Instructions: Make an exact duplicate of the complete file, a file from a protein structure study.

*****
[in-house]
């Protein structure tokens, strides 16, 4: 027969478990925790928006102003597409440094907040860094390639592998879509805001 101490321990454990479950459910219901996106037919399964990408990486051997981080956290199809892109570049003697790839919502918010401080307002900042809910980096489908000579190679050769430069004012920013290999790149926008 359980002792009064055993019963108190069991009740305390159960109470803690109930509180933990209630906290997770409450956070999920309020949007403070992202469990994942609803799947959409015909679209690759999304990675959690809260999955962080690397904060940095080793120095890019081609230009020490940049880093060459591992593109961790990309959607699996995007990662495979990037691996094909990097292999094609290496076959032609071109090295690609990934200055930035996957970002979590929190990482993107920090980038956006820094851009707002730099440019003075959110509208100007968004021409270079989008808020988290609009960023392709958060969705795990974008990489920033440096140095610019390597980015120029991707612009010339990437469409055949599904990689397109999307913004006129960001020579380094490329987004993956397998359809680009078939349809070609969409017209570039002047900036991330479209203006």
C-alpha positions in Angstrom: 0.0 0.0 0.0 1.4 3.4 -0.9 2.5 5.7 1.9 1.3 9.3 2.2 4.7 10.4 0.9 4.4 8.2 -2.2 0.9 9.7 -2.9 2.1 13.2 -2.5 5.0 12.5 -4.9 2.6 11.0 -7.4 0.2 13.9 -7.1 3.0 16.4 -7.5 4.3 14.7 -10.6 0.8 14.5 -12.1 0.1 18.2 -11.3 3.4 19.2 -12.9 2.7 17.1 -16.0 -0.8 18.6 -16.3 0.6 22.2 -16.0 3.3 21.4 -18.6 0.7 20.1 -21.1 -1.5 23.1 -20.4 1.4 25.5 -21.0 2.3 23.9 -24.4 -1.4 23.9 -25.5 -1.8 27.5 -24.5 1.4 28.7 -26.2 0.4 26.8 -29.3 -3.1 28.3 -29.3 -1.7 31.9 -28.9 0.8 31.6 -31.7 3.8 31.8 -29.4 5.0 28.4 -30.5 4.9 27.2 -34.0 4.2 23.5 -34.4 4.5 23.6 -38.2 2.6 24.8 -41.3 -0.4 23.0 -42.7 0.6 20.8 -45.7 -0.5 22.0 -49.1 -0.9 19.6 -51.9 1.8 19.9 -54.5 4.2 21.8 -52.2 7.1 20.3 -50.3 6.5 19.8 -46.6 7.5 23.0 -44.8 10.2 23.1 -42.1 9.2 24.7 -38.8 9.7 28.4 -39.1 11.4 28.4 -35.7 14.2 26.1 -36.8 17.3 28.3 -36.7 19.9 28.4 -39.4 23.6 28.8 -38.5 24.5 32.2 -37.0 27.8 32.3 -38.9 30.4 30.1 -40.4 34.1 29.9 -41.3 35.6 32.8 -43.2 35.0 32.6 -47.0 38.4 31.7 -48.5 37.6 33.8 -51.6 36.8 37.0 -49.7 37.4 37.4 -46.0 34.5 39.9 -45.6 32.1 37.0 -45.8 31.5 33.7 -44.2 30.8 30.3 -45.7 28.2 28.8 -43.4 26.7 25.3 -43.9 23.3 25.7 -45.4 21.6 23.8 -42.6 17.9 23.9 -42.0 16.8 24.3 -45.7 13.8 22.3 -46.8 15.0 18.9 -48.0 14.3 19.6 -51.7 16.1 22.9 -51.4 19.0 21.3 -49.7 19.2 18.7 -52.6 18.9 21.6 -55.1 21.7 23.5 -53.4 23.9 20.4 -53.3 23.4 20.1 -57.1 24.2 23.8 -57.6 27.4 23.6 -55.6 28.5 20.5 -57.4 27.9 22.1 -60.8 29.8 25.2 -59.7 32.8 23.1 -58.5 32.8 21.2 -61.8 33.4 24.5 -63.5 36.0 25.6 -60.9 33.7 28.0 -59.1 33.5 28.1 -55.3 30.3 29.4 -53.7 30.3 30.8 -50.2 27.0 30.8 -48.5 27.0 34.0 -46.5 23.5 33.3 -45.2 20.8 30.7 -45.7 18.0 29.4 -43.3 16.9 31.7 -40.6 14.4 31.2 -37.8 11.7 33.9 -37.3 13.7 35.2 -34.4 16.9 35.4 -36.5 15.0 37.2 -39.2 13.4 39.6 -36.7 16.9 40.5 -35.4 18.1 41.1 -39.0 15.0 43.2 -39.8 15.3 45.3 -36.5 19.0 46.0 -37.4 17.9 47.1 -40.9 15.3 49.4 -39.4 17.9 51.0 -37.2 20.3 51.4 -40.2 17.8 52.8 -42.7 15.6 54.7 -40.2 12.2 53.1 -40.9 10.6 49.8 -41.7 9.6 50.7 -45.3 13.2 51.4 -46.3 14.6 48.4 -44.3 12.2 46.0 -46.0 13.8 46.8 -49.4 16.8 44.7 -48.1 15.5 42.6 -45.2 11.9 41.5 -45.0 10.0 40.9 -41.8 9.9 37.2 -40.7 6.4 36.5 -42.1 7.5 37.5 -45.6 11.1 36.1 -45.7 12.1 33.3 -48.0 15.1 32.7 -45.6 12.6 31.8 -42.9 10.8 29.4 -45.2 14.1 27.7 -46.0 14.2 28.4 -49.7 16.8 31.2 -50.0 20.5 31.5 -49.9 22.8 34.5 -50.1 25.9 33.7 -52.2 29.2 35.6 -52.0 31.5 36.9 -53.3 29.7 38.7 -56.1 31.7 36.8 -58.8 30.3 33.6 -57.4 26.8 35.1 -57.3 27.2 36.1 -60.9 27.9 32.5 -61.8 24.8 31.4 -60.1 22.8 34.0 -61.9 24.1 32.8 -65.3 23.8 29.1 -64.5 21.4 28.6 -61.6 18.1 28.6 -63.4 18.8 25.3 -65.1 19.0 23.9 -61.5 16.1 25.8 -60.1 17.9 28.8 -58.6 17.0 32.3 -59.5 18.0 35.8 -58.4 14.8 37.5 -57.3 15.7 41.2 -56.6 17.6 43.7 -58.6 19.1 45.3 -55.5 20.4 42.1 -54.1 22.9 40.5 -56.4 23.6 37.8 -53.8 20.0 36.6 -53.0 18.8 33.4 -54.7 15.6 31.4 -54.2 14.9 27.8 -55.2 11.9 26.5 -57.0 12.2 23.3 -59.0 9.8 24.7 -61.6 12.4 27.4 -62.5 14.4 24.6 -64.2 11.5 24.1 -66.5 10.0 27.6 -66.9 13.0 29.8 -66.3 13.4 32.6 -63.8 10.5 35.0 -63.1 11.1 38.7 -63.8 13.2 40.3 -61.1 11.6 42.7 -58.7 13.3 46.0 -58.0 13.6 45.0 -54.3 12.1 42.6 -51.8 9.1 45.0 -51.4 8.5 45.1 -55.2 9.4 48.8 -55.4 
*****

[in-house]
């Protein structure tokens, strides 16, 4: 027969478990925790928006102003597409440094907040860094390639592998879509805001 101490321990454990479950459910219901996106037919399964990408990486051997981080956290199809892109570049003697790839919502918010401080307002900042809910980096489908000579190679050769430069004012920013290999790149926008 359980002792009064055993019963108190069991009740305390159960109470803690109930509180933990209630906290997770409450956070999920309020949007403070992202469990994942609803799947959409015909679209690759999304990675959690809260999955962080690397904060940095080793120095890019081609230009020490940049880093060459591992593109961790990309959607699996995007990662495979990037691996094909990097292999094609290496076959032609071109090295690609990934200055930035996957970002979590929190990482993107920090980038956006820094851009707002730099440019003075959110509208100007968004021409270079989008808020988290609009960023392709958060969705795990974008990489920033440096140095610019390597980015120029991707612009010339990437469409055949599904990689397109999307913004006129960001020579380094490329987004993956397998359809680009078939349809070609969409017209570039002047900036991330479209203006």
C-alpha positions in Angstrom: 0.0 0.0 0.0 1.4 3.4 -0.9 2.5 5.7 1.9 1.3 9.3 2.2 4.7 10.4 0.9 4.4 8.2 -2.2 0.9 9.7 -2.9 2.1 13.2 -2.5 5.0 12.5 -4.9 2.6 11.0 -7.4 0.2 13.9 -7.1 3.0 16.4 -7.5 4.3 14.7 -10.6 0.8 14.5 -12.1 0.1 18.2 -11.3 3.4 19.2 -12.9 2.7 17.1 -16.0 -0.8 18.6 -16.3 0.6 22.2 -16.0 3.3 21.4 -18.6 0.7 20.1 -21.1 -1.5 23.1 -20.4 1.4 25.5 -21.0 2.3 23.9 -24.4 -1.4 23.9 -25.5 -1.8 27.5 -24.5 1.4 28.7 -26.2 0.4 26.8 -29.3 -3.1 28.3 -29.3 -1.7 31.9 -28.9 0.8 31.6 -31.7 3.8 31.8 -29.4 5.0 28.4 -30.5 4.9 27.2 -34.0 4.2 23.5 -34.4 4.5 23.6 -38.2 2.6 24.8 -41.3 -0.4 23.0 -42.7 0.6 20.8 -45.7 -0.5 22.0 -49.1 -0.9 19.6 -51.9 1.8 19.9 -54.5 4.2 21.8 -52.2 7.1 20.3 -50.3 6.5 19.8 -46.6 7.5 23.0 -44.8 10.2 23.1 -42.1 9.2 24.7 -38.8 9.7 28.4 -39.1 11.4 28.4 -35.7 14.2 26.1 -36.8 17.3 28.3 -36.7 19.9 28.4 -39.4 23.6 28.8 -38.5 24.5 32.2 -37.0 27.8 32.3 -38.9 30.4 30.1 -40.4 34.1 29.9 -41.3 35.6 32.8 -43.2 35.0 32.6 -47.0 38.4 31.7 -48.5 37.6 33.8 -51.6 36.8 37.0 -49.7 37.4 37.4 -46.0 34.5 39.9 -45.6 32.1 37.0 -45.8 31.5 33.7 -44.2 30.8 30.3 -45.7 28.2 28.8 -43.4 26.7 25.3 -43.9 23.3 25.7 -45.4 21.6 23.8 -42.6 17.9 23.9 -42.0 16.8 24.3 -45.7 13.8 22.3 -46.8 15.0 18.9 -48.0 14.3 19.6 -51.7 16.1 22.9 -51.4 19.0 21.3 -49.7 19.2 18.7 -52.6 18.9 21.6 -55.1 21.7 23.5 -53.4 23.9 20.4 -53.3 23.4 20.1 -57.1 24.2 23.8 -57.6 27.4 23.6 -55.6 28.5 20.5 -57.4 27.9 22.1 -60.8 29.8 25.2 -59.7 32.8 23.1 -58.5 32.8 21.2 -61.8 33.4 24.5 -63.5 36.0 25.6 -60.9 33.7 28.0 -59.1 33.5 28.1 -55.3 30.3 29.4 -53.7 30.3 30.8 -50.2 27.0 30.8 -48.5 27.0 34.0 -46.5 23.5 33.3 -45.2 20.8 30.7 -45.7 18.0 29.4 -43.3 16.9 31.7 -40.6 14.4 31.2 -37.8 11.7 33.9 -37.3 13.7 35.2 -34.4 16.9 35.4 -36.5 15.0 37.2 -39.2 13.4 39.6 -36.7 16.9 40.5 -35.4 18.1 41.1 -39.0 15.0 43.2 -39.8 15.3 45.3 -36.5 19.0 46.0 -37.4 17.9 47.1 -40.9 15.3 49.4 -39.4 17.9 51.0 -37.2 20.3 51.4 -40.2 17.8 52.8 -42.7 15.6 54.7 -40.2 12.2 53.1 -40.9 10.6 49.8 -41.7 9.6 50.7 -45.3 13.2 51.4 -46.3 14.6 48.4 -44.3 12.2 46.0 -46.0 13.8 46.8 -49.4 16.8 44.7 -48.1 15.5 42.6 -45.2 11.9 41.5 -45.0 10.0 40.9 -41.8 9.9 37.2 -40.7 6.4 36.5 -42.1 7.5 37.5 -45.6 11.1 36.1 -45.7 12.1 33.3 -48.0 15.1 32.7 -45.6 12.6 31.8 -42.9 10.8 29.4 -45.2 14.1 27.7 -46.0 14.2 28.4 -49.7 16.8 31.2 -50.0 20.5 31.5 -49.9 22.8 34.5 -50.1 25.9 33.7 -52.2 29.2 35.6 -52.0 31.5 36.9 -53.3 29.7 38.7 -56.1 31.7 36.8 -58.8 30.3 33.6 -57.4 26.8 35.1 -57.3 27.2 36.1 -60.9 27.9 32.5 -61.8 24.8 31.4 -60.1 22.8 34.0 -61.9 24.1 32.8 -65.3 23.8 29.1 -64.5 21.4 28.6 -61.6 18.1 28.6 -63.4 18.8 25.3 -65.1 19.0 23.9 -61.5 16.1 25.8 -60.1 17.9 28.8 -58.6 17.0 32.3 -59.5 18.0 35.8 -58.4 14.8 37.5 -57.3 15.7 41.2 -56.6 17.6 43.7 -58.6 19.1 45.3 -55.5 20.4 42.1 -54.1 22.9 40.5 -56.4 23.6 37.8 -53.8 20.0 36.6 -53.0 18.8 33.4 -54.7 15.6 31.4 -54.2 14.9 27.8 -55.2 11.9 26.5 -57.0 12.2 23.3 -59.0 9.8 24.7 -61.6 12.4 27.4 -62.5 14.4 24.6 -64.2 11.5 24.1 -66.5 10.0 27.6 -66.9 13.0 29.8 -66.3 13.4 32.6 -63.8 10.5 35.0 -63.1 11.1 38.7 -63.8 13.2 40.3 -61.1 11.6 42.7 -58.7 13.3 46.0 -58.0 13.6 45.0 -54.3 12.1 42.6 -51.8 9.1 45.0 -51.4 8.5 45.1 -55.2 9.4 48.8 -55.4 